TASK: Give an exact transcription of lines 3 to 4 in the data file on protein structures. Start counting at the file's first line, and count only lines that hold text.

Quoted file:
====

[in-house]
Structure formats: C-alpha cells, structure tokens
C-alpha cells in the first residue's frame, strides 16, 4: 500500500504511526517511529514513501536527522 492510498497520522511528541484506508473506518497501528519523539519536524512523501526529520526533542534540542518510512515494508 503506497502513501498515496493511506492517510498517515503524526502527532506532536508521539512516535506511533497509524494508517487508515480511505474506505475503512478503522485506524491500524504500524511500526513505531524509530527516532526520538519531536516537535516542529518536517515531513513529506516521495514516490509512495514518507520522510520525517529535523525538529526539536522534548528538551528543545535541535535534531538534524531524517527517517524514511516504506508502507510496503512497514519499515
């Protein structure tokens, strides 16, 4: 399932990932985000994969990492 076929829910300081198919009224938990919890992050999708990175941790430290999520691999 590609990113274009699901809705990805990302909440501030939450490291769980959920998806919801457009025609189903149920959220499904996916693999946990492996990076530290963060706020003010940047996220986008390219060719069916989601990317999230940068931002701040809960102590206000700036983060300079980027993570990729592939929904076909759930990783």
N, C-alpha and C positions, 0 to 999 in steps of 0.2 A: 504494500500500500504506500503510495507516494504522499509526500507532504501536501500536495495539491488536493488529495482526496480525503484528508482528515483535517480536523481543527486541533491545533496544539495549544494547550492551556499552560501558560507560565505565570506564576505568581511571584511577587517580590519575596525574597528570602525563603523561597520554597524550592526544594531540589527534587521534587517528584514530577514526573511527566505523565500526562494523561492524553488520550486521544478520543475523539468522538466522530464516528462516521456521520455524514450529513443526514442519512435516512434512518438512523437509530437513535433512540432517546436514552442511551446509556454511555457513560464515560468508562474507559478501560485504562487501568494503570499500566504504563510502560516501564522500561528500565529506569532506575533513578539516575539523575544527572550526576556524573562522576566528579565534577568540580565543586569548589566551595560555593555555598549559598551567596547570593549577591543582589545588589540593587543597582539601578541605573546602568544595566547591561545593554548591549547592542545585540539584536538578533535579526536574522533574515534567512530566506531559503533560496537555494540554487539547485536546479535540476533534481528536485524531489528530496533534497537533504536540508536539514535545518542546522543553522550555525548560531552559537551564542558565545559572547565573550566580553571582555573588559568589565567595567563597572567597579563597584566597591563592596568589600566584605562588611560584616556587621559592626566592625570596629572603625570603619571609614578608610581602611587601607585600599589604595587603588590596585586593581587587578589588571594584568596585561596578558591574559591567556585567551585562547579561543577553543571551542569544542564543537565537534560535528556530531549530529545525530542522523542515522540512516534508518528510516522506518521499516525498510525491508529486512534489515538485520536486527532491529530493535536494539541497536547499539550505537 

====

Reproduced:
C-alpha cells in the first residue's frame, strides 16, 4: 500500500504511526517511529514513501536527522 492510498497520522511528541484506508473506518497501528519523539519536524512523501526529520526533542534540542518510512515494508 503506497502513501498515496493511506492517510498517515503524526502527532506532536508521539512516535506511533497509524494508517487508515480511505474506505475503512478503522485506524491500524504500524511500526513505531524509530527516532526520538519531536516537535516542529518536517515531513513529506516521495514516490509512495514518507520522510520525517529535523525538529526539536522534548528538551528543545535541535535534531538534524531524517527517517524514511516504506508502507510496503512497514519499515
């Protein structure tokens, strides 16, 4: 399932990932985000994969990492 076929829910300081198919009224938990919890992050999708990175941790430290999520691999 590609990113274009699901809705990805990302909440501030939450490291769980959920998806919801457009025609189903149920959220499904996916693999946990492996990076530290963060706020003010940047996220986008390219060719069916989601990317999230940068931002701040809960102590206000700036983060300079980027993570990729592939929904076909759930990783």